Since wowing mobile gamers with its 2012 debut, The Room has flourished into one of the platform’s best series of all time. In a market chock full of five-minute wonders and real-time strategy sims, Fireproof’s darkly cunning puzzle games have become somewhat of an institution. A reliable name and one that denotes an unrivaled sense of quality.
When it launched more than four years ago, The Room had players thinking outside of the box, as well as inside and around – quite literally. Presented with nothing more than an antiquated chest in a dark and dusty chamber, we began to observe this rare curio, prodding away at its many knobs and levers. Through successful experimentation, these boxes would begin to unspool and reveal hidden compartments like some kind of Transformer/Russian doll hybrid.
Not only did The Room look marvelous, with its intricately designed settings and props, it also provided a rewarding sense of tangibility. Whether turning a screw or opening a drawer and watching the handle fall, the game packed in an obsessive amount of detail.
Naturally, The Room Two expanded on the game’s original concept, Fireproof becoming even more daring and audacious in its puzzle designs. Now, in 2015, the British developer has done the unimaginable and gone one step further than before.
In The Room Three, you’re no longer bound to the confines of stone cellars and ship cabins. In your pursuit to uncover the secrets of the elusive Craftsman and his research into the Null, you find yourself aboard a train, thumbing through your logs before being sucked into the saga’s most ambitious chapter to date.
From there, you arrive at Grey Holm, a vast mansion complex situated on a small island presumably somewhere in the British Isles. Throughout this dark and atmospheric abode are clues as to its past as well as that of the Craftsman, who you catch a brief glimpse of in the game’s opening moments.
Grey Holm, like many of the unique boxes and contraptions you’ll find within, is multi-layered and packed with hidden surprises. At its core stands a ominous monument carved with ancient glyphs and markings as well as five circular grooves. In order to get to the bottom of this puzzle, you’ll need to explore each wing of the mansion in sequence, retrieving artefacts that react to this altar.
It’s a glorified fetch quest, sure, yet lends some much needed structure to The Room Three. If Fireproof went all-out and allowed the player to explore Grey Holm freely, it would lose that rewarding sense of momentum as the pieces of each puzzle suddenly fall into place.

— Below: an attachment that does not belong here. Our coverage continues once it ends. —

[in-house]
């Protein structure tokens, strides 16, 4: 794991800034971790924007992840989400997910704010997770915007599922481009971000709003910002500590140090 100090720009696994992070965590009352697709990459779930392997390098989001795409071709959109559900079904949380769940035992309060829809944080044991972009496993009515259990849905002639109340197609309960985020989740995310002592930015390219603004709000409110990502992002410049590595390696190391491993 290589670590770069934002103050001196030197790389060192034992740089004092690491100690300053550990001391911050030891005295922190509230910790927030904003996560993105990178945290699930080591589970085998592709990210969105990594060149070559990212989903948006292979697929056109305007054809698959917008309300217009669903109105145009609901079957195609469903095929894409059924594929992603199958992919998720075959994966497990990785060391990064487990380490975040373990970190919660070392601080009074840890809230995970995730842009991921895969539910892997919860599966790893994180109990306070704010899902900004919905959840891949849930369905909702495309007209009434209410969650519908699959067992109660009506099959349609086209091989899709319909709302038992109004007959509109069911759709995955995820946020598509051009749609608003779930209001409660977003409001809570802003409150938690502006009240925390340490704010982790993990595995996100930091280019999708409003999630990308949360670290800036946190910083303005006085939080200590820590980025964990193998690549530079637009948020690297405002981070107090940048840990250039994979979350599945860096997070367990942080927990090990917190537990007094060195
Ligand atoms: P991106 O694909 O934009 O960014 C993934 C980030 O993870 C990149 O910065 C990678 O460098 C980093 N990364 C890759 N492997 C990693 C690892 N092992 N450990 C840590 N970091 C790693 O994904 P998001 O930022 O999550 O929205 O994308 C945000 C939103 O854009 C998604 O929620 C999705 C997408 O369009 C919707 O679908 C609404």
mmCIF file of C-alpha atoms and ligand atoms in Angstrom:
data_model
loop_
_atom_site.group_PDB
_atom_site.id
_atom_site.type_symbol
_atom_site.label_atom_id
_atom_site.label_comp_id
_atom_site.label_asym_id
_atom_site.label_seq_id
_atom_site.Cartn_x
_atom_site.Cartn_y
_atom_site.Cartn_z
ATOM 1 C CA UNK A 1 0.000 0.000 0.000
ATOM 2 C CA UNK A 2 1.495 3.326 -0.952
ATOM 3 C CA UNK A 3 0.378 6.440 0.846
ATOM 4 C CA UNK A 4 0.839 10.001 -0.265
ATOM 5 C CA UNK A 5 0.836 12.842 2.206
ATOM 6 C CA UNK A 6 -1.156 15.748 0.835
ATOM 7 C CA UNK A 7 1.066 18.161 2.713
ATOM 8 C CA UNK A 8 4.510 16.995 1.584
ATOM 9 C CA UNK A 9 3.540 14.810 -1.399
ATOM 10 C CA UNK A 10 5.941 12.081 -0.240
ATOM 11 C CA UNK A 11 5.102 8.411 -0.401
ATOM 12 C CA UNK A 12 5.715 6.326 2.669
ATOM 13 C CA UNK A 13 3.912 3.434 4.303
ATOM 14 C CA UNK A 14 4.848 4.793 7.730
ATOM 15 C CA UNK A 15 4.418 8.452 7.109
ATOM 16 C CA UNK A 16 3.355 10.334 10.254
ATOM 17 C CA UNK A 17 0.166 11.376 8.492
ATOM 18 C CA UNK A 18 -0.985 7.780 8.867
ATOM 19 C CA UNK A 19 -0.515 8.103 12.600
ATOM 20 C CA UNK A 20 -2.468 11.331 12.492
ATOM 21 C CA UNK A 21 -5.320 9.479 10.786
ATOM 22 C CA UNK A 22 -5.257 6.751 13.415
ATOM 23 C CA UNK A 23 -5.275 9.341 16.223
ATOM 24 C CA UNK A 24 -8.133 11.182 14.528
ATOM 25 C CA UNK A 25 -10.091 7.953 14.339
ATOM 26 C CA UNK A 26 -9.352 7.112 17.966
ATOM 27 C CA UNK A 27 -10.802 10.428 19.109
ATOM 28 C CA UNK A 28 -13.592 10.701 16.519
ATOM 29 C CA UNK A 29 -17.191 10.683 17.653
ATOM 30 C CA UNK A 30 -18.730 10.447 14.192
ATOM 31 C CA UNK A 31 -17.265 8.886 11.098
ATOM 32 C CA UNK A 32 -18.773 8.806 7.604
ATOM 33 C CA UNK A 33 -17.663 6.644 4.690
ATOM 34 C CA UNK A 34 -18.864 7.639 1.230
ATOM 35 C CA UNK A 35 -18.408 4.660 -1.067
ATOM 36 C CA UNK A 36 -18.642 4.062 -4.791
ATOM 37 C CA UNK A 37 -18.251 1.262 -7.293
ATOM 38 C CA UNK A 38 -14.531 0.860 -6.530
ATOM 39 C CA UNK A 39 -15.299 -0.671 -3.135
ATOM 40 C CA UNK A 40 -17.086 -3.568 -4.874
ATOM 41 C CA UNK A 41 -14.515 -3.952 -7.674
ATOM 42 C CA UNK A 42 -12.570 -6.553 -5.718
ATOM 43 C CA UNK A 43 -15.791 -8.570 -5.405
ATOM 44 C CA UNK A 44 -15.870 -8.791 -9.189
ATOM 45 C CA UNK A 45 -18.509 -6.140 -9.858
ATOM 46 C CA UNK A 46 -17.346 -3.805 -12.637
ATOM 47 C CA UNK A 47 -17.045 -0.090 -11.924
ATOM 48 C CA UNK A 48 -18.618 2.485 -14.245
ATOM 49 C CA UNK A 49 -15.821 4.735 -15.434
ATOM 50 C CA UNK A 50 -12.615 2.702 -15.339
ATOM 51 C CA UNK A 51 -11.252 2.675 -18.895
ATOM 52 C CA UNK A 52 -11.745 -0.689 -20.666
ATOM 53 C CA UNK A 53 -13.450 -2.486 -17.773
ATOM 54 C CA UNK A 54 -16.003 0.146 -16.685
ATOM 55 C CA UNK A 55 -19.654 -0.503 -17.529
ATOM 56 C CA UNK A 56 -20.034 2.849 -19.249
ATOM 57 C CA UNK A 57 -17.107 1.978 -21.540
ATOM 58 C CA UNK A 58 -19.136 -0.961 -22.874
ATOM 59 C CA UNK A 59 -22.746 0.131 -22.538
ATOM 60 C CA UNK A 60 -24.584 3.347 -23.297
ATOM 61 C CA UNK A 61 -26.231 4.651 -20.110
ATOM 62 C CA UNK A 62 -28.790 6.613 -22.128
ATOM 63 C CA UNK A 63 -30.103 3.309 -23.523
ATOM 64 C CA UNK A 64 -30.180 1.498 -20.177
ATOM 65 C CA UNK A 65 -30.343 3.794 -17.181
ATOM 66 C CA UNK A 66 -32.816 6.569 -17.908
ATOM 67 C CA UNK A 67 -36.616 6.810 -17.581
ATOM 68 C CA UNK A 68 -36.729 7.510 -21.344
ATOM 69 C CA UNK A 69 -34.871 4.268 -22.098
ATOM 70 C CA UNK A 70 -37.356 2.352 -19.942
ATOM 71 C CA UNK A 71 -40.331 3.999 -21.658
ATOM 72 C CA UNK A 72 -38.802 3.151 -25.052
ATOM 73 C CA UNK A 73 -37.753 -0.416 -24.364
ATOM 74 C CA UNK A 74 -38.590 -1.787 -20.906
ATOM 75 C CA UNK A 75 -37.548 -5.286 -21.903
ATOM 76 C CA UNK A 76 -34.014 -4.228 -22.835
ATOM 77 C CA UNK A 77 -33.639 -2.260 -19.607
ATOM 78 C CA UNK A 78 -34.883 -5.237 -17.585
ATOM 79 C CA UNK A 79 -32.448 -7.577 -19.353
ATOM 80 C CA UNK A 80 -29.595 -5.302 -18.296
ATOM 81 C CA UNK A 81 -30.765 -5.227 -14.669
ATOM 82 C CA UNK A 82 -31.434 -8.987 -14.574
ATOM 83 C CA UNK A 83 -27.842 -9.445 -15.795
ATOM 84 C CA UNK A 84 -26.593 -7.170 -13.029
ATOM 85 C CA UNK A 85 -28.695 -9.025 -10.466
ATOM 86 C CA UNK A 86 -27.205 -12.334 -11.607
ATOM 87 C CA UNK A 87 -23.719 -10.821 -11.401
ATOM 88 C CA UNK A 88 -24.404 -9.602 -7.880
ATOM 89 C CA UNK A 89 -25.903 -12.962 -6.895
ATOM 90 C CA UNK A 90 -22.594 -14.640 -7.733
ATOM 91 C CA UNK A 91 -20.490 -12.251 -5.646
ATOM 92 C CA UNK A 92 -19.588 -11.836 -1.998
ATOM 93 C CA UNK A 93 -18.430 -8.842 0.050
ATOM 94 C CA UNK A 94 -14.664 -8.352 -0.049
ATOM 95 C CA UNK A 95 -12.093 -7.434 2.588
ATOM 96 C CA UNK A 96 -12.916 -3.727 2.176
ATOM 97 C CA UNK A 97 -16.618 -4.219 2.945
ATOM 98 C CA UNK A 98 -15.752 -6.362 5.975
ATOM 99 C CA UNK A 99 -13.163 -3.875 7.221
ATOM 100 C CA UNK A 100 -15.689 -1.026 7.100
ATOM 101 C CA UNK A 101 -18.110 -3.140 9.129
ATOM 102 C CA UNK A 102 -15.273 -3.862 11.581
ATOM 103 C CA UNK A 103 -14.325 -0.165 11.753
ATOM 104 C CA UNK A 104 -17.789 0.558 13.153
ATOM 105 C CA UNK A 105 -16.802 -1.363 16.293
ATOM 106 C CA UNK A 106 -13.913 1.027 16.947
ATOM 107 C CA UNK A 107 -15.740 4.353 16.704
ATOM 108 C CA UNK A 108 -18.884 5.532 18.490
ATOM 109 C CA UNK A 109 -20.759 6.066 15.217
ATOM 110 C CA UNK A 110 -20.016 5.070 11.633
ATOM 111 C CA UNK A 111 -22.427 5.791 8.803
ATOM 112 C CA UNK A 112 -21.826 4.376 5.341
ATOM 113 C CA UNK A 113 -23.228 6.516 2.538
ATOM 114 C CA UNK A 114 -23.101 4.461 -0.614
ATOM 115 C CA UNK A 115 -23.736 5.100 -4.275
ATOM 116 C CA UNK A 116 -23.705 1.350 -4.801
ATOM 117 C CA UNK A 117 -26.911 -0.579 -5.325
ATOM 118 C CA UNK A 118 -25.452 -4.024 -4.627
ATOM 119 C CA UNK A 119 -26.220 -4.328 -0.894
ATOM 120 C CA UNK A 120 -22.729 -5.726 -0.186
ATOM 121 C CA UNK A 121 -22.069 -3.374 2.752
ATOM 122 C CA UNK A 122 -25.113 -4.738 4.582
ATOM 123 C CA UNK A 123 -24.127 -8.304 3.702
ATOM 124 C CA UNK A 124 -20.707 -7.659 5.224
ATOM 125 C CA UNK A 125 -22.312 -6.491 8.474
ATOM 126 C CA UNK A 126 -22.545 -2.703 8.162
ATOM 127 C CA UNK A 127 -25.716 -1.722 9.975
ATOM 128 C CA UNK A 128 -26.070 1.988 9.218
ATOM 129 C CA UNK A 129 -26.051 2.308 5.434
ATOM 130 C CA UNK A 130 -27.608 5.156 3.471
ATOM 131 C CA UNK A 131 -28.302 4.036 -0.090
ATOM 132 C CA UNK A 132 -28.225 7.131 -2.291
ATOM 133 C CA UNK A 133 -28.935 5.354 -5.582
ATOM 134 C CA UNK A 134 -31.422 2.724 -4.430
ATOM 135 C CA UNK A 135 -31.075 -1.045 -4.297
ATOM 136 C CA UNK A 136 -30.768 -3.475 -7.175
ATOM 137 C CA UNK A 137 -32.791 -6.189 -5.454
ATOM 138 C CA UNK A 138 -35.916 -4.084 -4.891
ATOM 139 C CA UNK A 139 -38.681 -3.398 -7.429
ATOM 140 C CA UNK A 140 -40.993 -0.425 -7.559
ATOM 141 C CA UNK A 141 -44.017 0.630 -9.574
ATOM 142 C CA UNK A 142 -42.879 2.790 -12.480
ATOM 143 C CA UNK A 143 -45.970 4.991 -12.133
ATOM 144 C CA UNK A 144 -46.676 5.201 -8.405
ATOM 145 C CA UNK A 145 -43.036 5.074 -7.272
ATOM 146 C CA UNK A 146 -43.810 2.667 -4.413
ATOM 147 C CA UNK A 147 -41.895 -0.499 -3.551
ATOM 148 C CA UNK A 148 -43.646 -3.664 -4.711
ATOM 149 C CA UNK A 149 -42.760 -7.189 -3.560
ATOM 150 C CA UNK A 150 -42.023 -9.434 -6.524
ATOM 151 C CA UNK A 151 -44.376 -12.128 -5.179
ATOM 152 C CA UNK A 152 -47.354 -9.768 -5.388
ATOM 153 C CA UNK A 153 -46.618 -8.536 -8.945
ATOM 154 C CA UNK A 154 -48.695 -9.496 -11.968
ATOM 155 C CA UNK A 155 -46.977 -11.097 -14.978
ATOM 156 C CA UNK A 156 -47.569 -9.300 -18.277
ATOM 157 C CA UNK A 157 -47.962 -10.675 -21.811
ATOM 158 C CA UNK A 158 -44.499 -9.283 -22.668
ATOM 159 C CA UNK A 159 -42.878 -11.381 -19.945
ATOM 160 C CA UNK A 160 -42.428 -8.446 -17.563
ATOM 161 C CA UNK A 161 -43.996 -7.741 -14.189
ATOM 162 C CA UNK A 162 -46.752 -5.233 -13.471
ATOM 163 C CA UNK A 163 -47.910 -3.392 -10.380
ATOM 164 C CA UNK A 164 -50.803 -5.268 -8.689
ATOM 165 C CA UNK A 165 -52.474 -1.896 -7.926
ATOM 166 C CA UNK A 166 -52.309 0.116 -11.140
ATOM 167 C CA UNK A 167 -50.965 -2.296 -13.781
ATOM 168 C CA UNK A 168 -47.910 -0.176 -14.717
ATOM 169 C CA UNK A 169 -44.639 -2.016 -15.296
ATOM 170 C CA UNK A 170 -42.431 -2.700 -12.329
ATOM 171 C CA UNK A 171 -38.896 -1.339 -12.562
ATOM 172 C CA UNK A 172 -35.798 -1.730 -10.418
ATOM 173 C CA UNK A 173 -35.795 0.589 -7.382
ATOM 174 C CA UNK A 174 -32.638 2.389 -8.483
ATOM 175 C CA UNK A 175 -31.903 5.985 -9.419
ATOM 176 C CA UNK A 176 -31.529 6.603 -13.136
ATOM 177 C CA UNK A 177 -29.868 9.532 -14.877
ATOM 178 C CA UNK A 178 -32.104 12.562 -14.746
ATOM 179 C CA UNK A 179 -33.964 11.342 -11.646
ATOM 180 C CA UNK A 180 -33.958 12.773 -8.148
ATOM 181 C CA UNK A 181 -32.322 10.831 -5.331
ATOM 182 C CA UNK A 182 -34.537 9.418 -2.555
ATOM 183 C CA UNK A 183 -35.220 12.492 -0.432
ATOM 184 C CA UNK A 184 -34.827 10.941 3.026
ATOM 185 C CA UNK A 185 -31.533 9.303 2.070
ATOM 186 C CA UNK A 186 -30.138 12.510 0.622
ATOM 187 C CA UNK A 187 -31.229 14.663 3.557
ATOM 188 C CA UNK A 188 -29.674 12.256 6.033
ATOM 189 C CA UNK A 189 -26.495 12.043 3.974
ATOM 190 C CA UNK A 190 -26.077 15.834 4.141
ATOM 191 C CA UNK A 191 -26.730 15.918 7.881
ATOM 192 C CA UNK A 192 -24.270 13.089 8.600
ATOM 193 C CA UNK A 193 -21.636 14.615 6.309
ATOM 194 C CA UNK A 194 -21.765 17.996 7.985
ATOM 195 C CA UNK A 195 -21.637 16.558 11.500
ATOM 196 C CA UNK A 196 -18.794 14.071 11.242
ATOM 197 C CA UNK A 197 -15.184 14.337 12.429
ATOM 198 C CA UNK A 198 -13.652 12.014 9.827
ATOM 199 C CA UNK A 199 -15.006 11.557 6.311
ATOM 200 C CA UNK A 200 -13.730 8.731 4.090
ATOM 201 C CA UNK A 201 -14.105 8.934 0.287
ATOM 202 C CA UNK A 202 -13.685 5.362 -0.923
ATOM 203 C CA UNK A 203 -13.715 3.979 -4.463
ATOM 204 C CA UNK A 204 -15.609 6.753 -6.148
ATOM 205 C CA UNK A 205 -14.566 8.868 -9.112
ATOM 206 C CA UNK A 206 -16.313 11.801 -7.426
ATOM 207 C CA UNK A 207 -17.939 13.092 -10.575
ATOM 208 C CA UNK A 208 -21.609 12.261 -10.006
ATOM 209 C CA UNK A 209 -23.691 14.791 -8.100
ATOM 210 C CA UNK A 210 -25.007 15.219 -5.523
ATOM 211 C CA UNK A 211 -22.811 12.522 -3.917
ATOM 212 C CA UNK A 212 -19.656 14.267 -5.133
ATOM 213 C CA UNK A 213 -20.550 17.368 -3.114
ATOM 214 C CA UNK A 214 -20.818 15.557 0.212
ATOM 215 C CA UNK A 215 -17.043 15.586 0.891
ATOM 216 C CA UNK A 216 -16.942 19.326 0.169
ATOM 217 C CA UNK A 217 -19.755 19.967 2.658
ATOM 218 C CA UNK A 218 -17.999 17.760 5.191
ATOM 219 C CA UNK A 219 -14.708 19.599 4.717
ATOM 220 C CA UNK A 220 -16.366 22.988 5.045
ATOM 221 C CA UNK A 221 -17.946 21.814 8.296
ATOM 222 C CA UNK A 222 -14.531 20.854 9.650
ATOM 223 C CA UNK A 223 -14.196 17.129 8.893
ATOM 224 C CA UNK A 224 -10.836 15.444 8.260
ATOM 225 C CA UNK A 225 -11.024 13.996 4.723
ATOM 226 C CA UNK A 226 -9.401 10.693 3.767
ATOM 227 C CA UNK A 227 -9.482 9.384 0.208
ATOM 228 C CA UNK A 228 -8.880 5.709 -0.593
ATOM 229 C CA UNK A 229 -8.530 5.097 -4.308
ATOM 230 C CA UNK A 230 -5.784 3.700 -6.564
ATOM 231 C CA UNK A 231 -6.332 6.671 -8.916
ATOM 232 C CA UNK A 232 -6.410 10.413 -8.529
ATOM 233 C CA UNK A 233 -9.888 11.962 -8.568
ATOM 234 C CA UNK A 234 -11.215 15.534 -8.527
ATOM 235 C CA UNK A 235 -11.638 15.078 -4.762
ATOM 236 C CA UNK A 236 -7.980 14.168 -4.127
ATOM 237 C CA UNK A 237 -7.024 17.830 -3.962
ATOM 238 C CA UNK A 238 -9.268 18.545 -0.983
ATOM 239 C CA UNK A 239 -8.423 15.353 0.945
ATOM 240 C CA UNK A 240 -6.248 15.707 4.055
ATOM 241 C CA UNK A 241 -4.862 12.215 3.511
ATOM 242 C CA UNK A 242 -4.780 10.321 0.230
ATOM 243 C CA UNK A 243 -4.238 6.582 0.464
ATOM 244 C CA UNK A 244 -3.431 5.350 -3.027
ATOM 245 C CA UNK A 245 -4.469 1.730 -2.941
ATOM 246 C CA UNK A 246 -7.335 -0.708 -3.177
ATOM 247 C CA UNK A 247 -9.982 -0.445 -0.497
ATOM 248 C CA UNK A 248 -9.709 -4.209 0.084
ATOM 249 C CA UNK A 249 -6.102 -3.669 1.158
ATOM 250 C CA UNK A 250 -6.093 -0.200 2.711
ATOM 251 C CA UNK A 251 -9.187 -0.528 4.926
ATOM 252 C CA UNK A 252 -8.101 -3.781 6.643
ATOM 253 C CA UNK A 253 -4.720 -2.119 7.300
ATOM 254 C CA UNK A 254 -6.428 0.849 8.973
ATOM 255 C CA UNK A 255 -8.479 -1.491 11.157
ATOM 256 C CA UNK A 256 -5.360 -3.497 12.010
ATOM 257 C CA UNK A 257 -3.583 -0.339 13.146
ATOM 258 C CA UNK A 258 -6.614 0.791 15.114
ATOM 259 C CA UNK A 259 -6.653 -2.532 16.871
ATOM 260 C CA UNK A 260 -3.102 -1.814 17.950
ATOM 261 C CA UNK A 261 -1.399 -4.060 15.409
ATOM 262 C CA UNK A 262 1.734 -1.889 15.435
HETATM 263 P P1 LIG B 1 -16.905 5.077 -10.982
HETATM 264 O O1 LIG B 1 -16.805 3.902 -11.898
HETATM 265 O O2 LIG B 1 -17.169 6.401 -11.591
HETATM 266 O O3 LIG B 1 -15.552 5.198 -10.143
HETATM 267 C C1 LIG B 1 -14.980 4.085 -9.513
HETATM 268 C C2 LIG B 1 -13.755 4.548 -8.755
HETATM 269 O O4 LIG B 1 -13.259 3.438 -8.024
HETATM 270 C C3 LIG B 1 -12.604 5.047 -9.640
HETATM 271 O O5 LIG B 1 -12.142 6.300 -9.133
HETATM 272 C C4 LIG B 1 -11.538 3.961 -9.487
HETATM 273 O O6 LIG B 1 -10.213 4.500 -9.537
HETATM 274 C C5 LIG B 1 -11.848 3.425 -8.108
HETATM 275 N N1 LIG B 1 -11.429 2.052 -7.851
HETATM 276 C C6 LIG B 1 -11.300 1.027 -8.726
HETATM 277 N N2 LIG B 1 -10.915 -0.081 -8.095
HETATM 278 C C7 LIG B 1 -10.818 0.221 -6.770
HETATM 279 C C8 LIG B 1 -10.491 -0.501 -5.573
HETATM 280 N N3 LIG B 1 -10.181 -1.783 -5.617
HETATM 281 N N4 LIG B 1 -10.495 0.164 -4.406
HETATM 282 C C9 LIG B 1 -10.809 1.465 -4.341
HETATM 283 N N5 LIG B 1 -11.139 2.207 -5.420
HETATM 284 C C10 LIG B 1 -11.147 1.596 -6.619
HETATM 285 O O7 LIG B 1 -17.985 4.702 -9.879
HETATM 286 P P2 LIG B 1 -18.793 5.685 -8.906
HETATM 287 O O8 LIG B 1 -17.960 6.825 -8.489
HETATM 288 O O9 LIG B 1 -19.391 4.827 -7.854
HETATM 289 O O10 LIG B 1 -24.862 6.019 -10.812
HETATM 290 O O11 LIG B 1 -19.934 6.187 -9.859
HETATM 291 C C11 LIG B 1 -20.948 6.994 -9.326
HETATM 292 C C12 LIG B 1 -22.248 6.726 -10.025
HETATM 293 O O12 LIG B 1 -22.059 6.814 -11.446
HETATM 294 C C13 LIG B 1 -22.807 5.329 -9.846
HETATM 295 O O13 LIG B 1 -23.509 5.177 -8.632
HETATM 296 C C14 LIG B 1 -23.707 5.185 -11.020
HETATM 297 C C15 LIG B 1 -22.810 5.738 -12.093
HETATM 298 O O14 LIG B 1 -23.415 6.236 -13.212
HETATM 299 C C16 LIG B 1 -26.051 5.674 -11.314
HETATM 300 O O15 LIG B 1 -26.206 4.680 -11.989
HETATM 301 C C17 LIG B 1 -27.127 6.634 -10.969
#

Each wing of the mansion plays host to a network of rooms and corridors fitted with all sorts of retro gadgets and oddities. Between them there’s a fantastic variety, emblematic of each environment’s practical functions. The workshop, for instance, is fitted with an assortment of benches, tool racks, pulleys, and even a forge. The observatory, on the other hand, adopts a more spacious area of Grey Holm, spotted with planetary diagrams and huge telescopes.
These settings are a true beauty to behold, outdone only by the objects that inhabit them. Even tiny trinkets like keys enjoy a level of detail that surpasses that of character models in some games we see today. Aside from brilliant lighting and texture work, The Room does an equally impressive job when it comes to animation, breathing life into otherwise inanimate boxes through some form of technical witchcraft.
The mysterious, often spooky, atmosphere is also bolstered by some solid audio design. Although not essential to the experience, it certainly adds an engrossing dynamic whenever sat playing in quiet areas.
Bar the occasional bit of back-tracking, there’s very little negative to say about The Room Three. Although the touch controls can occasionally misinterpret gestures, this is a small price to pay for having a such an intuitive, unobstructive set-up in the first place. Even the hint system – something that puzzle games often fail to get wrong – is on point this time around, churning out tips periodically to guide you.
Lasting anywhere between five and seven hours, The Room Three is well worth the £3.99 asking price. Even as the fifth chapter draws to a climactic end, the game beckons you to its clutches once more with alternate endings to unlock.
The Room Three isn’t just the best puzzle game currently available on mobile devices, it’s arguably one of the genre’s best entries of all time, period. Fireproof Games has really gone above and beyond this time around, creating a genuine masterpiece, completely dispelling the argument that mobile gaming is consigned to playing second fiddle to its PC and console counterparts. In other words it’s a must-have and we can’t wait to see what the team comes up with next.
Version Tested: iPad Mini 2